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About Hayley

Just an Aussie studying abroad in Michigan and loving every minute of it!

7 American Holiday Traditions

The luckiest part about arriving in the United States for a semester at the end of their summer is being able to experience almost all of their seasons. With the seasons, of course, come the celebration of holidays and the traditions that go along with it. As such, I have made a list of 7 very American holiday traditions that I have noticed during my time at Michigan State University.

1. Fall Decorations
In Brisbane, we don’t see many leaves “fall” at all. In Michigan, it is a whole different story – when I arrived, the trees were a beautiful green. Within a few months, they began to change to beautiful shades of orange, yellow and red. With this comes the celebration of the fall season – including fall wreaths on doors as early as August, many pumpkins and also Halloween decorations.

2. Fall Food
With the fall decorations, there are also an array of food offered in stores and cafeterias alike. In fact, it may as well be retitled “Apples vs Pumpkins” as you will not turn right without seeing an apple pie or a pumpkin spiced latte.

3. Halloween
If you think you have seen any sort of Halloween celebration growing up in Australia, you need to think again. With Halloween falling on a Monday this year, celebrations began the Thursday before, with some sort of party/celebration occurring each night until 31 October. This also taught me that it is possible to creatively whip up 5 different costumes at very short notice!

4. Thanksgiving
My first real thanksgiving is yet to occur in the following few days. From what I can tell, American families are beautiful and welcoming, especially to young international students they are newly friends with. Stay tuned for an update on the dinner!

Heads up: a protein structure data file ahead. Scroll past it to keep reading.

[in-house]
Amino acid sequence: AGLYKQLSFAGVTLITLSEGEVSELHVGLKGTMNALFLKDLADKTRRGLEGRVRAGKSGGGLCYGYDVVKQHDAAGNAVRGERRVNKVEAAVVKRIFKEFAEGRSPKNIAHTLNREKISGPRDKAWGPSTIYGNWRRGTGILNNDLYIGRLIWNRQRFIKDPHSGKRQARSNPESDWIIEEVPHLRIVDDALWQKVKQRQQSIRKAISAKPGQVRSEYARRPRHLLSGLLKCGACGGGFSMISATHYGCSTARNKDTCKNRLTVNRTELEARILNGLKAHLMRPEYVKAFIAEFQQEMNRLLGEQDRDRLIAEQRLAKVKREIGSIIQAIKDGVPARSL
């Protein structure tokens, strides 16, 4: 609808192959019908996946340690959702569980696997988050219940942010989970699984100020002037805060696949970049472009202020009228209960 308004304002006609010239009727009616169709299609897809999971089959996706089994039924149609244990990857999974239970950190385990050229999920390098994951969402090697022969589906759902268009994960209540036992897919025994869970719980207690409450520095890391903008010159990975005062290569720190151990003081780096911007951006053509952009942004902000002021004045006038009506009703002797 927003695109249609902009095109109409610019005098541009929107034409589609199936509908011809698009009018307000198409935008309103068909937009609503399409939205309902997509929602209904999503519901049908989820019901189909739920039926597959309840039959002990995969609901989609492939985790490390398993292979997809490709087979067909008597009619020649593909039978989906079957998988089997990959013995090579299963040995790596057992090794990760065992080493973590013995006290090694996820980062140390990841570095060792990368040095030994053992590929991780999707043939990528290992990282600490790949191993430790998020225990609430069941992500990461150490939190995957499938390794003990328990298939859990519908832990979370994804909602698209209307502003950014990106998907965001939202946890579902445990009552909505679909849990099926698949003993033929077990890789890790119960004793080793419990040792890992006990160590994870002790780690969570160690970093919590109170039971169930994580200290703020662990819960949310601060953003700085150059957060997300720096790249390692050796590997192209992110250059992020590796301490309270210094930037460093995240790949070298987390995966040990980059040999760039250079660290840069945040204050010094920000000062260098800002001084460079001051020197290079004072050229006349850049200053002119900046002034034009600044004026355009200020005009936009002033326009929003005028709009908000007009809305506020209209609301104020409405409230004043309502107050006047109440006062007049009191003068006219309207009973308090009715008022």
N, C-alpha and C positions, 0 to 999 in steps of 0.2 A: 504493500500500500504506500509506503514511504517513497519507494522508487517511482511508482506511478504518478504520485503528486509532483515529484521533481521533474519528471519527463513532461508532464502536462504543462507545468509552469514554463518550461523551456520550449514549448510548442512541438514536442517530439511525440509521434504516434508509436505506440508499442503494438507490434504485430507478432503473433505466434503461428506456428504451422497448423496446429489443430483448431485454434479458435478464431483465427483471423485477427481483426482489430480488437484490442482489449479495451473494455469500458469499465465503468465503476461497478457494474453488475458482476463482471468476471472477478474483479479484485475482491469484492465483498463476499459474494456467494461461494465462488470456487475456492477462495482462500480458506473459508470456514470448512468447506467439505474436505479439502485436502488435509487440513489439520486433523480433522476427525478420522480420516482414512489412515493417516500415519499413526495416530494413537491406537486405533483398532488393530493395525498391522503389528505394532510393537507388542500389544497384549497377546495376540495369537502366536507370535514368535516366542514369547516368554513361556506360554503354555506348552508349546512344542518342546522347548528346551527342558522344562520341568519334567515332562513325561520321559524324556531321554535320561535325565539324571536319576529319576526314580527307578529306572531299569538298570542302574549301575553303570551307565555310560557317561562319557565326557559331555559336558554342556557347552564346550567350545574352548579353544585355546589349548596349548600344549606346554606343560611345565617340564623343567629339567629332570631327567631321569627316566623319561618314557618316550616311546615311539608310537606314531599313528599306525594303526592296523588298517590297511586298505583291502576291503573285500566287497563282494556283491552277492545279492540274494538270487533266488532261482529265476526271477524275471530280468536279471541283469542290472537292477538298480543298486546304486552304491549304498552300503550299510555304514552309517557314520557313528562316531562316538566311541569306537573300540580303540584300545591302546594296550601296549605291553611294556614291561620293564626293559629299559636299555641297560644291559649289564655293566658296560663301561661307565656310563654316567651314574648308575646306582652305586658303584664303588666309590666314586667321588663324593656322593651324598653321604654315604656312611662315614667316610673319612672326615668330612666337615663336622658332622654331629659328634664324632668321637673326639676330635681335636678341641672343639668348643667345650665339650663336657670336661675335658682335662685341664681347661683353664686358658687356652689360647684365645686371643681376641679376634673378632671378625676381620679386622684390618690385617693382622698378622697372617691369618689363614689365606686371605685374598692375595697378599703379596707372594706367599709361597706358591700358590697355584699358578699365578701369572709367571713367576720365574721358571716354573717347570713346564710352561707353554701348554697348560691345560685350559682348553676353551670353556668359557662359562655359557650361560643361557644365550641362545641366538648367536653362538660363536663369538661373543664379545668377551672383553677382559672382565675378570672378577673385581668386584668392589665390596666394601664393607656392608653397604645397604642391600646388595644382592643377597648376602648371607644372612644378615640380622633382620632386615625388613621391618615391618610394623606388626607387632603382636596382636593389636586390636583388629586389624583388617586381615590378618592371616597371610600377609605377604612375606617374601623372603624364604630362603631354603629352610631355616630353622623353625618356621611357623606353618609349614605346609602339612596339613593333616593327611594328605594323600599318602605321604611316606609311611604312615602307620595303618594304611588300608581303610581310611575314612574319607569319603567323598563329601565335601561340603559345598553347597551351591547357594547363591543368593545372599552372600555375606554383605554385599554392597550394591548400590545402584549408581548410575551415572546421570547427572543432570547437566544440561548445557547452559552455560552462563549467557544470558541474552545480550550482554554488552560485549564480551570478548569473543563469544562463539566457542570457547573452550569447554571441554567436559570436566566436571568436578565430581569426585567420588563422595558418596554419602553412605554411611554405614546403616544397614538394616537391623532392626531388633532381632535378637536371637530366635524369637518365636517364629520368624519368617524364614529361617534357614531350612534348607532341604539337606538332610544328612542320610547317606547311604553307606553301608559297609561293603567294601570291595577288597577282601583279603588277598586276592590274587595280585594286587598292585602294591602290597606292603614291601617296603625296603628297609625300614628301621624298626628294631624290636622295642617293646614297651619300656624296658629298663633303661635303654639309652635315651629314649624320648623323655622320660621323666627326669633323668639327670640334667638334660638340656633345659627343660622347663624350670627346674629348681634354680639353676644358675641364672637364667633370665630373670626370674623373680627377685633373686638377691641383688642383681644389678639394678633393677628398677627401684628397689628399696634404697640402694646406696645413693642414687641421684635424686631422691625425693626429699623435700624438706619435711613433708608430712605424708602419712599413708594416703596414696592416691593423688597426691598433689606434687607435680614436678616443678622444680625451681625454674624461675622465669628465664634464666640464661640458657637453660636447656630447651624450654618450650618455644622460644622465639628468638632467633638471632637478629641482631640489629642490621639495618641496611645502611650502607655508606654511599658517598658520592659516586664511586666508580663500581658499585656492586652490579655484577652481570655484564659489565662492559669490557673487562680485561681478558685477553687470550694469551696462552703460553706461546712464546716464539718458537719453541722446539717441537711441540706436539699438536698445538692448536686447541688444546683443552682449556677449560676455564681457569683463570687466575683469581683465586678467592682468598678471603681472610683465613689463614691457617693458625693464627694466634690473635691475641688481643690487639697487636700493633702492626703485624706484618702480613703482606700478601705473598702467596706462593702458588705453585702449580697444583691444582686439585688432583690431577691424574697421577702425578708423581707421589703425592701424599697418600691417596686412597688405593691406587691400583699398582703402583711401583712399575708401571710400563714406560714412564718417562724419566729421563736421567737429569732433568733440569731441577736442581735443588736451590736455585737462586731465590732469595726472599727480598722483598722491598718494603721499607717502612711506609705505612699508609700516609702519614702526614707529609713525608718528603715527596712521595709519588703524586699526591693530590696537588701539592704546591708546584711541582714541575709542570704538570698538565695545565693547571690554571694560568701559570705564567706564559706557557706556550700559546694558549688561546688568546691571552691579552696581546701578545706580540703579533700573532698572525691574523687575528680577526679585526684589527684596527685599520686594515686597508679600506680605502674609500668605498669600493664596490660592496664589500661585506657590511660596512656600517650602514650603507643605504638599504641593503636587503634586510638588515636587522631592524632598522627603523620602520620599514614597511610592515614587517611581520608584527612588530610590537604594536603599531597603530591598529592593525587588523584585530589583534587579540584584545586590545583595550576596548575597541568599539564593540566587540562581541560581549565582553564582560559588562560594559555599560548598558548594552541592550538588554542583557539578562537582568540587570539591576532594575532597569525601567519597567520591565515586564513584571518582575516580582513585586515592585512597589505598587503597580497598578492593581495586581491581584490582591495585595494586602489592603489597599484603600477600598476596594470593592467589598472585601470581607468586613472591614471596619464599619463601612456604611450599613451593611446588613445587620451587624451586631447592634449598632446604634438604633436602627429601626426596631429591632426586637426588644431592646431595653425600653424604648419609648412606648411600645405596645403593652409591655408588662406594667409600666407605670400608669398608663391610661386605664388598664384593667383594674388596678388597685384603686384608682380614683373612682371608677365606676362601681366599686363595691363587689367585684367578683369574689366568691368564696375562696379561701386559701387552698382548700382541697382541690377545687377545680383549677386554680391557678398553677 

5. Door Decorations
From Halloween, to Thanksgiving, and coming up to Christmas, the students in the dorm LOVE to get around celebrating the seasons on their dorm room doors. Halloween saw an array of spider webs, spiders, pumpkins and even baskets of ‘candy’ to share with fellow students. As Thanksgiving approaches, I have seen some Fall/Thanksgiving decorations with many happy wishes on the students’ exterior whiteboards. As we are also getting closer to Christmas there have been Christmas decorations slowly appearing on the doors (my own included – see below).

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6. Ugly Christmas Sweaters
E
xperiencing seasons on the other side of the world means that Christmas is of course in winter. With winter comes jumpers, and naturally, with Christmas means ugly Christmas jumpers. Again, see above myself getting into this traditional seasonal trend.

7. Christmas Lights
Another one of the many incredible things of living on a huge campus is watching it light up at night with snow flakes, stars, Christmas trees and Santa Claus. Both externally on top of campus buildings and internally in the dorm rooms and homes there have been an abundance of lights put up recently and it looks absolutely beautiful.

I look forward to seeing what my final months bring and if there are anymore surprising/extravagant holiday traditions to come. Until next time!

 

7 Questions from Americans